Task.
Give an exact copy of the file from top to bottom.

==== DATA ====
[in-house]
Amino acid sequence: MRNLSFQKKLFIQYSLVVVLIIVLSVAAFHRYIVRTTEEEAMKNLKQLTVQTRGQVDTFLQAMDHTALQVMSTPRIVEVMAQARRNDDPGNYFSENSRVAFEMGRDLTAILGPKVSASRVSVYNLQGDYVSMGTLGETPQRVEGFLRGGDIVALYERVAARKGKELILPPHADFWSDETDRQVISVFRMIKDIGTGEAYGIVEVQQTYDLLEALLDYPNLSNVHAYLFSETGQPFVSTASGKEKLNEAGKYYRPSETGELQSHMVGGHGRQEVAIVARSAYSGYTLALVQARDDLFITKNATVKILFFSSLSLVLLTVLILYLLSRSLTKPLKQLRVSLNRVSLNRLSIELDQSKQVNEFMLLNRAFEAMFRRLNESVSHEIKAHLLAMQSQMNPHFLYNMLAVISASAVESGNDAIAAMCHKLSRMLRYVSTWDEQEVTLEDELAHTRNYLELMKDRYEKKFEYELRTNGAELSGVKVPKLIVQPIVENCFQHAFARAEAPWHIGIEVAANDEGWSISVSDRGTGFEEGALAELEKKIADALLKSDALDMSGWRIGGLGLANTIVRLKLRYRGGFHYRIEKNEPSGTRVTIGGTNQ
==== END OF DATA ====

[in-house]
Amino acid sequence: MRNLSFQKKLFIQYSLVVVLIIVLSVAAFHRYIVRTTEEEAMKNLKQLTVQTRGQVDTFLQAMDHTALQVMSTPRIVEVMAQARRNDDPGNYFSENSRVAFEMGRDLTAILGPKVSASRVSVYNLQGDYVSMGTLGETPQRVEGFLRGGDIVALYERVAARKGKELILPPHADFWSDETDRQVISVFRMIKDIGTGEAYGIVEVQQTYDLLEALLDYPNLSNVHAYLFSETGQPFVSTASGKEKLNEAGKYYRPSETGELQSHMVGGHGRQEVAIVARSAYSGYTLALVQARDDLFITKNATVKILFFSSLSLVLLTVLILYLLSRSLTKPLKQLRVSLNRVSLNRLSIELDQSKQVNEFMLLNRAFEAMFRRLNESVSHEIKAHLLAMQSQMNPHFLYNMLAVISASAVESGNDAIAAMCHKLSRMLRYVSTWDEQEVTLEDELAHTRNYLELMKDRYEKKFEYELRTNGAELSGVKVPKLIVQPIVENCFQHAFARAEAPWHIGIEVAANDEGWSISVSDRGTGFEEGALAELEKKIADALLKSDALDMSGWRIGGLGLANTIVRLKLRYRGGFHYRIEKNEPSGTRVTIGGTNQ